Wednesday, May 11, 2016

Nursing, and the Crocodile of Time







Every day patients present to the Emergency Department for care:

They come in ambulances, they come in vans, and they come in crawling, drunken, and puking in pans.
They come with strokes, overdoses, injuries and pain.
They fall and get fractures from ladders, and many other things that really don’t matter.
They demand the best, the most, the quickest, for free - and yet, when needed, they can’t even pee.
They injure themselves in so many ways; too many to count as there are not enough days.
It is sad really, the condition of people - so grand a species, that finds everything so lethal.
They will not stop coming, these humans with brains, they just need immediate relief of all of their pains.
So in the end, there really is nothing to do; drugs, seatbelts, gravity and rape, learn they will not, these humans with brains; as we will patch them up good, send them back where they stood, and wait for their return, for it is our livelihood.

An ED is a stressful place, quite different than any other work environment, outside of, perhaps, active duty military, paramedics, and police. We, the nurses, are stretched to accomplish all manner of tasks, in the quickest way, without an error, with the least amount of cost, with the most skill, capturing all of the data, with the fewest steps, and with an overwhelmingly cheery demeanor – all day, all night, all year long.

Every second counts, but not only for patient care, speed of service delivery, electronic chart manipulation, management benchmarks and facility goals – but for time itself. Seconds add up to minutes, and minutes to hours. It is the basis of all science. And so, every second lost to a missed step, a mishandled medication, a broken printer, another trip with a patient to the bathroom, is time compounded. Add to all of the thousands of tasks performed in each 12-hour shift, another 2.8-second chart entry, another software screen to navigate, another step in any process. Without taking away precious seconds from another task, this will all end up lengthening the day.

The Massachusetts Institute of Technology (MIT) produced a wonderful study of why traffic comes to a complete stop on the freeway for no apparent reason. The results show that if any one vehicle even taps the brakes for a half second, producing just a quick glow of the brake lights and a drop in speed of an infinitesimal amount, that this action is carried on behind that vehicle - each one driver lengthening the reaction until, one mile away, you are at a standstill. Apply this to any task in a busy ED, such as a printer that won’t function. Such a delay (the glow of a brake light) means you have to re-print a document by altering the print options, checking for a signal, checking the paper supply, changing the default location, etc. Eventually you will walk to another room, or location, and try this same procedure with a different terminal, and a different printer. This simple, yet overlooked delay, has prolonged the medication administration for another patient by 2.4 minutes. On the surface this time seems short, yet compounded with hundreds of others – you are sitting in your stalled car, in gridlock, listening to death metal pouring out of a nearby Pinto.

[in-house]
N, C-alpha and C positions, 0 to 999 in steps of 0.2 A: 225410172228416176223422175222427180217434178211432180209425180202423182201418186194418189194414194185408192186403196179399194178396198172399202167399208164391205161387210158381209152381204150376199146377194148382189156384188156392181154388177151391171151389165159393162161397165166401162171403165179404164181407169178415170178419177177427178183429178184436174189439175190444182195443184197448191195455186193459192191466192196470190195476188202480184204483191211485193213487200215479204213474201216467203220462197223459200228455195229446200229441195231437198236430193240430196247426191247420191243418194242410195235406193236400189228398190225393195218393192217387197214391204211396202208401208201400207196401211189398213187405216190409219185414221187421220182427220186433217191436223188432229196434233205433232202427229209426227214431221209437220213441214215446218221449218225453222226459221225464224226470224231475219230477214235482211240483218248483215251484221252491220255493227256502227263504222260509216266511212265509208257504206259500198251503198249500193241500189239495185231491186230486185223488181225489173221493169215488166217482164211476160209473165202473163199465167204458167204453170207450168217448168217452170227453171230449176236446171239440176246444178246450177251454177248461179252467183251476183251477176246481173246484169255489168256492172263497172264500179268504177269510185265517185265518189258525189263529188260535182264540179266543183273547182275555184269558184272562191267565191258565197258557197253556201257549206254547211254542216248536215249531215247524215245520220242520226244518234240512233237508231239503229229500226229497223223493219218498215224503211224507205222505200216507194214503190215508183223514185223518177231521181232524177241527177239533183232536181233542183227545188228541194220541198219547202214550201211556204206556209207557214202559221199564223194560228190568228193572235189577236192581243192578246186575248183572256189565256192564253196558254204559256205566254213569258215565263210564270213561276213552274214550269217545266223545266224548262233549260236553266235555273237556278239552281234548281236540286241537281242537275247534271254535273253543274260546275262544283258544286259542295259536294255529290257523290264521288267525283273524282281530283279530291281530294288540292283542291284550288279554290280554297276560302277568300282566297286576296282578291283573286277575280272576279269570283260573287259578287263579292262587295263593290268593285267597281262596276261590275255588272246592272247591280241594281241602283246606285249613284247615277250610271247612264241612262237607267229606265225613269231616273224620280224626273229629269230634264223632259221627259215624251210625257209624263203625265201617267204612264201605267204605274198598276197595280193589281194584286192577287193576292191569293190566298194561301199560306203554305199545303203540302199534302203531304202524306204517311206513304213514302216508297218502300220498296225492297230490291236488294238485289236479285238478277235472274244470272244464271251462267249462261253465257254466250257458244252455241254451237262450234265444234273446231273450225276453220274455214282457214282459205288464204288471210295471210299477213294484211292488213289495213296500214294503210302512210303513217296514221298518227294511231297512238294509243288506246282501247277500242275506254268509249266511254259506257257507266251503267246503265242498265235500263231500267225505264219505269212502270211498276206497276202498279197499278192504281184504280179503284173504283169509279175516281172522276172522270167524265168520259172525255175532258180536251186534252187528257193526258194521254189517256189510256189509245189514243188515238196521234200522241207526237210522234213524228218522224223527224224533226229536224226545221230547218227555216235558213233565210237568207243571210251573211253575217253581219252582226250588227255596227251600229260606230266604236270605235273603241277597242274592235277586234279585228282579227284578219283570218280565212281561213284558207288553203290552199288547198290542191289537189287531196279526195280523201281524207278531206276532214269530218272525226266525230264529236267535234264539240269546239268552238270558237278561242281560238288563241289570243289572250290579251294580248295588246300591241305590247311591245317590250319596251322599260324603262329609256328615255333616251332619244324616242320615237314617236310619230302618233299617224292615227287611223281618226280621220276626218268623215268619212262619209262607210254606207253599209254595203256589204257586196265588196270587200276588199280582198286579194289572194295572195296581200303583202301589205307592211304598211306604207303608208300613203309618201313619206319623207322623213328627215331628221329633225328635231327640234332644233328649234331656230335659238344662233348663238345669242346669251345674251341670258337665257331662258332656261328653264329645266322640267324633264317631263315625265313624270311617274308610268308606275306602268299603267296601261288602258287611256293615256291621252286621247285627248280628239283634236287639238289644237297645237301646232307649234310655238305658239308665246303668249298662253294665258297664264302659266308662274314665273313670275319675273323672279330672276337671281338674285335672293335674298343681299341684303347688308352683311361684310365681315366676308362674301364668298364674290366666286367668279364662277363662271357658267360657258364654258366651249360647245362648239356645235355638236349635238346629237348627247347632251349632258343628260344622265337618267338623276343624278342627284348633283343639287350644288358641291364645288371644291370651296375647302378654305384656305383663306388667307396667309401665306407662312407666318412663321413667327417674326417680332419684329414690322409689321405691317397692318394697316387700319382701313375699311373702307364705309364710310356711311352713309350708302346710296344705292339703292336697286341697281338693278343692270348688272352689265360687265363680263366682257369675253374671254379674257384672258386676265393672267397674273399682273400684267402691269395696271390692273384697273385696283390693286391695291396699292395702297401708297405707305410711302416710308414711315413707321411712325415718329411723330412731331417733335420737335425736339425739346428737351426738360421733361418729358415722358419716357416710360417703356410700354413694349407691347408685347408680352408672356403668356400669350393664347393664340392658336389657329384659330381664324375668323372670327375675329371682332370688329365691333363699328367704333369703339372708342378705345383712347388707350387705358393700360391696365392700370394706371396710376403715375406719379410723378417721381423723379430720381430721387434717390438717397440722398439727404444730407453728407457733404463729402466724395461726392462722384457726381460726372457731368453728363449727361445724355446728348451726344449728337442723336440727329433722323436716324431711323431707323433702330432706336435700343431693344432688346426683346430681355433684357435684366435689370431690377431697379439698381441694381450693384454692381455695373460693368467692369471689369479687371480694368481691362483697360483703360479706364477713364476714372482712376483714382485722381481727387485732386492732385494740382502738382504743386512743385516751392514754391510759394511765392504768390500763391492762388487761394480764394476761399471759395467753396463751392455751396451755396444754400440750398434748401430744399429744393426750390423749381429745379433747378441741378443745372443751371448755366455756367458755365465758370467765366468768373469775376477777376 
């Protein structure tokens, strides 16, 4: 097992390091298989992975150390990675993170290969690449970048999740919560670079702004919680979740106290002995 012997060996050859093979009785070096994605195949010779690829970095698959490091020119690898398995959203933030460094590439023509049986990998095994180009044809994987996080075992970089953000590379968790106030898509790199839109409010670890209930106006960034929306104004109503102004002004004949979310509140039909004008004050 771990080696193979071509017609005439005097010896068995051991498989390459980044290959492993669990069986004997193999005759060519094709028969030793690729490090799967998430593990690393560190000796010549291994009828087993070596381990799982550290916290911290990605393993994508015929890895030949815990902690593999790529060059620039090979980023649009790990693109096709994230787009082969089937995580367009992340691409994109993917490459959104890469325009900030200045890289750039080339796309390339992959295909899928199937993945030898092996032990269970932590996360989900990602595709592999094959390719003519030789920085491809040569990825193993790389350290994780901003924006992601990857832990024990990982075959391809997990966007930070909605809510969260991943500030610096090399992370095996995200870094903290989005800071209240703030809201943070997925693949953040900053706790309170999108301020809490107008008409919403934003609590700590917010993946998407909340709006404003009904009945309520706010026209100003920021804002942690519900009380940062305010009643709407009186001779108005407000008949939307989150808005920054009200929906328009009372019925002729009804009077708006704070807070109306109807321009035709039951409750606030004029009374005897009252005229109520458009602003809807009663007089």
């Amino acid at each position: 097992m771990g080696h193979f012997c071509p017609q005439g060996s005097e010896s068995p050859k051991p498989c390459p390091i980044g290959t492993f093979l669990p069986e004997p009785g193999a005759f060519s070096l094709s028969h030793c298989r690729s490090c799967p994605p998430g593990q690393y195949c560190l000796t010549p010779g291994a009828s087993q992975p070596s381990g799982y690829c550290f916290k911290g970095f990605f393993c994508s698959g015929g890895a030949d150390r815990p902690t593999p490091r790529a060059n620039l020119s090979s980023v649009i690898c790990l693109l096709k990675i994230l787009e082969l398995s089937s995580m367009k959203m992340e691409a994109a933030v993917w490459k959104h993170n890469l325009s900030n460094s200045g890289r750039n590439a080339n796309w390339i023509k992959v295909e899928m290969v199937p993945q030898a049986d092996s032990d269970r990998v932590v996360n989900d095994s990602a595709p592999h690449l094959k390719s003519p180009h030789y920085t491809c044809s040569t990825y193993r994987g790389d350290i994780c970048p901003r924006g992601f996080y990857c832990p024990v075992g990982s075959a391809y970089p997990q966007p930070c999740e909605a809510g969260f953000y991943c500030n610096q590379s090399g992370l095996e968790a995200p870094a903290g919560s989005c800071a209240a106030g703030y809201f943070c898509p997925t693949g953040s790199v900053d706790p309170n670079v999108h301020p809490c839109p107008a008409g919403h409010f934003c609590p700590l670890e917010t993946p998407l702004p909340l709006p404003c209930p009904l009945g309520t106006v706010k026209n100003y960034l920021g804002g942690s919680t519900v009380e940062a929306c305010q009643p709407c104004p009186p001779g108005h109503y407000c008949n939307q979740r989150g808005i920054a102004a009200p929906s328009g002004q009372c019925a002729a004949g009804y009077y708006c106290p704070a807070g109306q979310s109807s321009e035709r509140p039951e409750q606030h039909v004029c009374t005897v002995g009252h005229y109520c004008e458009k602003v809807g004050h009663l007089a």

In addition to the thousands of tiny delays, is the fact that no one person is responsible for eliminating or repairing these delays. This magical fix-it person is actually – you. Yes, the nurse who is actively engaged in the time delay is also the one responsible for finding a solution for the problem. A repair can be something like signing into a ‘work order’ software program and navigating through various fields for hardware repair, resetting all of the default printer preferences – or, worse yet, a time consuming telephone call to some outsourced IT call center, to someone who has no investment in your situation, and is not concerned about the passage of time in any way.

A recent study from Michigan State University in East Lansing, shows that on average, an interruption in a task of only 2.8 seconds leads to a 15 minute delay in completing that task. Think of how many times you have walked toward a patient room, only to be diverted by a call light from another room, or the time you go to the electronic medication dispenser, forget the patients name, and then have to go find a computer, log in, and search. Compound all of these by 100 for a 12-hour shift, and it is no wonder that the length of stay (LOS) is creeping up again. As the complexity of a system grows, so does the potential for delays. And with people only employed to add to the complexity, and not to streamline it, there is no end in sight for the difficulties.